ss the time on your smartwatch with the best games for Android ar

BY GreenBot Staff

Published 11 Dec 2014

You probably didn’t think, “what games can I play on this?” when you first got your Android ar smartwatch. 

But a bunch of developers did, building a surprising number of solid games to play on the small-screen world of Android ar.

rounded up a few of the best titles in case you want a way to kill some time when waiting in line at the grocery store, or need a quick mental break. 

Given how new Android ar is, we were a little forgiving when deciding what would make this “best of” list compared to the games you’ll find in our Games rth ying For column. However, the following titles all show how you can still have some fun enjoy quality gaming on a tiny screen that’s strapped to your wrist.

Test your reaction speed with Stormer

tch-sized games need to be simple, with actions limited to simple taps or swipes. Stormer ($1) smartly uses the swipe action, which you use to control a knight who must dodge enemies while running up the side of a castle.

castle stormers roid wear

Avoid enemies obstacles while racing up the wall.

You’ll need to keep heading back forth, avoiding crows, snakes, thorny patches in your way. Grab the bubble for a little extra protection—the knight’s suit isn’t worth much, as one mistake is all you get the game is over.

The only design element that could use tweaking is how the knight is a little too close to the bottom, so if you have larger hs your fingers may obscure the view when swiping. 

Exercise your brain with Reversi

If you want something with a slower pace that is more cerebral, then try out Reversi for ar (free). 

reversi roid wear

Outsmart your opponent in this strategy game.

It’s a downsize of the classic strategy game, where you take turns placing colored disks on a board, with the goal of capturing your opponent’s disks by surrounding them. 

The grid squares are obviously rather tiny, but you can choose a larger board with bigger squares to make it more playable, a smart option for an Android ar game. There’s even a two-player option if you want to challenge another to a duel on your wrist.

Video ker is big fun with tiny cards

ar Video ker (free) is another ideal game for a watch, as it’s quick to play can give you a squeeze of endorphin when you defeat the computer. 

It’s straightforward five-card draw. It’s you against the computer: The only real customization is in how much to increase the bet. But it’s a good way to challenge yourself if you have a few minutes to spare.

video poker roid wear

Video ker is pretty fun, but you may have to squint to see some of the cards.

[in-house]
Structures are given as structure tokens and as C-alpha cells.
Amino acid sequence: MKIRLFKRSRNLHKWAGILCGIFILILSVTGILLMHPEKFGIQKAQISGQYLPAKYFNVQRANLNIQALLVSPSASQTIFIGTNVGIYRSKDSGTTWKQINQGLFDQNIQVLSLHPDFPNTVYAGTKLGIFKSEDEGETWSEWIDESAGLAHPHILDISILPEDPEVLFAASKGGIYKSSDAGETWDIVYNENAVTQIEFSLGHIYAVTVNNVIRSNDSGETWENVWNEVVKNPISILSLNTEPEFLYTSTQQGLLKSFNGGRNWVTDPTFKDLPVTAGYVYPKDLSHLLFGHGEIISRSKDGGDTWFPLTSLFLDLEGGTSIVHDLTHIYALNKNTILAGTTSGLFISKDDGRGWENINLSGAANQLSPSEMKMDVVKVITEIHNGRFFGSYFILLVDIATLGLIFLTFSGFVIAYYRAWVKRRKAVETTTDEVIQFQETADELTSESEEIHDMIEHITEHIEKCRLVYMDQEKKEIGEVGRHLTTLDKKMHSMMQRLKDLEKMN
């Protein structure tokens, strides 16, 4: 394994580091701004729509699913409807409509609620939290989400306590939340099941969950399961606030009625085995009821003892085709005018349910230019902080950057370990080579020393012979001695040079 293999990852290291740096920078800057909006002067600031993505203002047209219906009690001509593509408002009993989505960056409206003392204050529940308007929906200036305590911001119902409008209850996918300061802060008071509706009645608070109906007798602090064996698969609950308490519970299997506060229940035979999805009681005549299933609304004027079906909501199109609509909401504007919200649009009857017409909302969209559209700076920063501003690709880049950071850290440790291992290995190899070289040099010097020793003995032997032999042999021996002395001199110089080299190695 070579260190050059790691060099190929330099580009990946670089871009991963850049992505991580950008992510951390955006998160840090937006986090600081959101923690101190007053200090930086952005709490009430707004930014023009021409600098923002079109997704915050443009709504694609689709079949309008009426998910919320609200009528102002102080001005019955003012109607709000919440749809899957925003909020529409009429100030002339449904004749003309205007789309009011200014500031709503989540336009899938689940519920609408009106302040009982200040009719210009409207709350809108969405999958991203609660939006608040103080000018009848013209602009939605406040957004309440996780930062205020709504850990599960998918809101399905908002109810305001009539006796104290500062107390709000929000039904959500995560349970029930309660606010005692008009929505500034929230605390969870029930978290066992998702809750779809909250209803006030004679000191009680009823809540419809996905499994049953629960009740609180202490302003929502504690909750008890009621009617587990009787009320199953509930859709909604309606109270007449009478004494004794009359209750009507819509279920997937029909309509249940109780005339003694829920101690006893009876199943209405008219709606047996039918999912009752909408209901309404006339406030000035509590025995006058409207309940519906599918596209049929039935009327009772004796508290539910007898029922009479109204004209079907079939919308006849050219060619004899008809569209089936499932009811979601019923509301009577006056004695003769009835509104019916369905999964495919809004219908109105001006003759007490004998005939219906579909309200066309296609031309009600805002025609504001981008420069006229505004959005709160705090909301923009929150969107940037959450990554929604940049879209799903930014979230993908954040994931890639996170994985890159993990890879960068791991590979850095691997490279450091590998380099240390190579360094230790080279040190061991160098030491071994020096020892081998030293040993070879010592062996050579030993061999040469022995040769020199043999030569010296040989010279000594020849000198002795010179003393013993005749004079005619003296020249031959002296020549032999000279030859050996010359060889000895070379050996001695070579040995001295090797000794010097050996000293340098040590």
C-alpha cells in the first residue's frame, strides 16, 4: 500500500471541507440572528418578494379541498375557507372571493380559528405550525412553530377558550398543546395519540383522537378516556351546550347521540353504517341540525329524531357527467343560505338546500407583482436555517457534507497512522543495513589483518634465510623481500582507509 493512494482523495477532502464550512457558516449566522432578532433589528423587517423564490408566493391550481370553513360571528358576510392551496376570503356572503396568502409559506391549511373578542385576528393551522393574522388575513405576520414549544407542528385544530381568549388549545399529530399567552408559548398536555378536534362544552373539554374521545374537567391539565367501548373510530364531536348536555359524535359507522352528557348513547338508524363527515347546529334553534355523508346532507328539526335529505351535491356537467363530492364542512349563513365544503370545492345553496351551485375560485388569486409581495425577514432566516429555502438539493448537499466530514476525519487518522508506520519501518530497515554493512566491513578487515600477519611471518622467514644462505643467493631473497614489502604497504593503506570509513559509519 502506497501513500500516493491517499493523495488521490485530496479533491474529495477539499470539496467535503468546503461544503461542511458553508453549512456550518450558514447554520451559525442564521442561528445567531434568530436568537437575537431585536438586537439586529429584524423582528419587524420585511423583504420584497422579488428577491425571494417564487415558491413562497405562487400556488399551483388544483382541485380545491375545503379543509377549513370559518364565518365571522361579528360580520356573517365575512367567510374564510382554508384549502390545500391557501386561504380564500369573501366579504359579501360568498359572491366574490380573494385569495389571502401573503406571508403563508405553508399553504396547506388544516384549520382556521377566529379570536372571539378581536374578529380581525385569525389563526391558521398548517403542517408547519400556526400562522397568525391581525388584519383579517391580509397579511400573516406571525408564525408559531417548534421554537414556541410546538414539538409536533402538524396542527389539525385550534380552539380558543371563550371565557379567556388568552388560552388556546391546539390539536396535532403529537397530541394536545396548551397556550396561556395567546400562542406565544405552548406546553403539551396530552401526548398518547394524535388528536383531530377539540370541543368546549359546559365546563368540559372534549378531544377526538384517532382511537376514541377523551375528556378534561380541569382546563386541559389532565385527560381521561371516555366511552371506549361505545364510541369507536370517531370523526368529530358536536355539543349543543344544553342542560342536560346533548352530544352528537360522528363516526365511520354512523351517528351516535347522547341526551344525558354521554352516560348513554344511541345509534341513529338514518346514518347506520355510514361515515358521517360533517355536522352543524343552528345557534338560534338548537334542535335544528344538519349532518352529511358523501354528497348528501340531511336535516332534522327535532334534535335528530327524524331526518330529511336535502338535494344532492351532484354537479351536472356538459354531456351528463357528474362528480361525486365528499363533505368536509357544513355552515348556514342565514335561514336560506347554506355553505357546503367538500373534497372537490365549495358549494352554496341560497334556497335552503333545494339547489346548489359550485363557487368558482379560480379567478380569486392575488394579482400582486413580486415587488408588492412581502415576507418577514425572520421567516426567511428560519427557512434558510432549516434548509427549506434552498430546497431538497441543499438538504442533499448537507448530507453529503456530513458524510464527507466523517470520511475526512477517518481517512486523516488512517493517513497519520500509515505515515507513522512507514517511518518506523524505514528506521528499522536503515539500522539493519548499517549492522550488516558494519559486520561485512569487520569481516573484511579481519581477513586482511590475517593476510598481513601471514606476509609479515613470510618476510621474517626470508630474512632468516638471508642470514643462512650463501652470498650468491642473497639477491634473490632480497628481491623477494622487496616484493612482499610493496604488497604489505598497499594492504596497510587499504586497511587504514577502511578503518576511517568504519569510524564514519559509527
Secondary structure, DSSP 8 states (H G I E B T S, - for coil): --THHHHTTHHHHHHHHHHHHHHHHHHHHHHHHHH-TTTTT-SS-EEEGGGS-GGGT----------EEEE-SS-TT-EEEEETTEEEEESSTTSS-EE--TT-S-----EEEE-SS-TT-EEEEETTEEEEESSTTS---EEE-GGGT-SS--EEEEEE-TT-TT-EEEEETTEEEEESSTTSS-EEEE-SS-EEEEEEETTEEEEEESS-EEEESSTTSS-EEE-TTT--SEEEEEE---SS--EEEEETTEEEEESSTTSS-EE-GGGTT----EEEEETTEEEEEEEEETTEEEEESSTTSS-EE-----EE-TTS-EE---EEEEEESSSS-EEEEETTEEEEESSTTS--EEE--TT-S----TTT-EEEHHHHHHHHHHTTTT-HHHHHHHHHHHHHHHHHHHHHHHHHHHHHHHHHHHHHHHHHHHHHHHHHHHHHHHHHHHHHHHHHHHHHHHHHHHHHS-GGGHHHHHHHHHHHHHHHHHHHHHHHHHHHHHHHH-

The cards would benefit from a redesign. There’s no point in trying to replicate how a real-world card looks on a watch screen. Instead, make the middle of the card a giant “K” inside a heart symbol, for example, to denote the king of hearts. 

TetroCrate is a cool twist on Tetris

Get ready to stretch your geo-spatial thinking with TetroCrate (free). It’s essentially a three-dimensional version of Tetris, where you must maneuver the blocks into a row, eliminating them before filling up the screen.

tetris roid wear

TetroCrate ar is a three-dimensional Tetris-style challenge.

You swipe rotate them to get them to l in the right place, which can be a challenge at times as your finger takes up a lot of the screen

However, I kept wanting to play, even with a much larger phone sitting next to me. If you like this version, the developer offers Android games for phones tablets also.

ar Orbits is right mix of simple, yet challenging

ar Orbits (free) has that right mix of challenge addiction to be a great option for smartwatch gaming. 

You’re in charge of a lonely planet, which is about to be knocked out of orbit by others unless you help it leap to another path (ignore the obvious violations of physical laws).

wear orbits

Keep your planet alive for as long as you can with ar Orbits.

It has a Flappy Birds-style element where you keep wanting to outlast the previous score, even though at times it seems like there’s no way out. You have to tap on the inside or outside of the orbit to move, which again can kind of block the view. A quick swipe anywhere may be a better way to keep the same action while preserving the screen real estate.

Rethinking what makes a good game for a tiny screen

Games on Android ar are in their infancy, so I wasn’t too disappointed by some of the hiccups I saw with interface decisions performance. However, just as mobile phones ushered in new types of games we couldn’t imagine, I’m hopeful we’ll see more developers think outside the box with the kinds of titles they develop for Android ar.